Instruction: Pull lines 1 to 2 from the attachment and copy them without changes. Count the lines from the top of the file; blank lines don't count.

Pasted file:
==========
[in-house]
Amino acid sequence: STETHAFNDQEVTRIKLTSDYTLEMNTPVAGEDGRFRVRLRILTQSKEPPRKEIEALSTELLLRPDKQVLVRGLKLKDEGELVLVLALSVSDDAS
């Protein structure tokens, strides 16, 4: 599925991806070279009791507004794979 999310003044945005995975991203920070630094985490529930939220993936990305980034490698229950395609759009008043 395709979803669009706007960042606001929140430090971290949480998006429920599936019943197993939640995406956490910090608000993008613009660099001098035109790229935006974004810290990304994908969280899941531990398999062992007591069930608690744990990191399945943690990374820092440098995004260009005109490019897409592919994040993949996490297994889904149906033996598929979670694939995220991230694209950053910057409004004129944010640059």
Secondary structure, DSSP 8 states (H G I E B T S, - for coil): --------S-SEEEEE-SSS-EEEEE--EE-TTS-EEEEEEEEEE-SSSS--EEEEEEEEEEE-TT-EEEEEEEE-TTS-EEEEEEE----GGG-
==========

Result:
[in-house]
Amino acid sequence: STETHAFNDQEVTRIKLTSDYTLEMNTPVAGEDGRFRVRLRILTQSKEPPRKEIEALSTELLLRPDKQVLVRGLKLKDEGELVLVLALSVSDDAS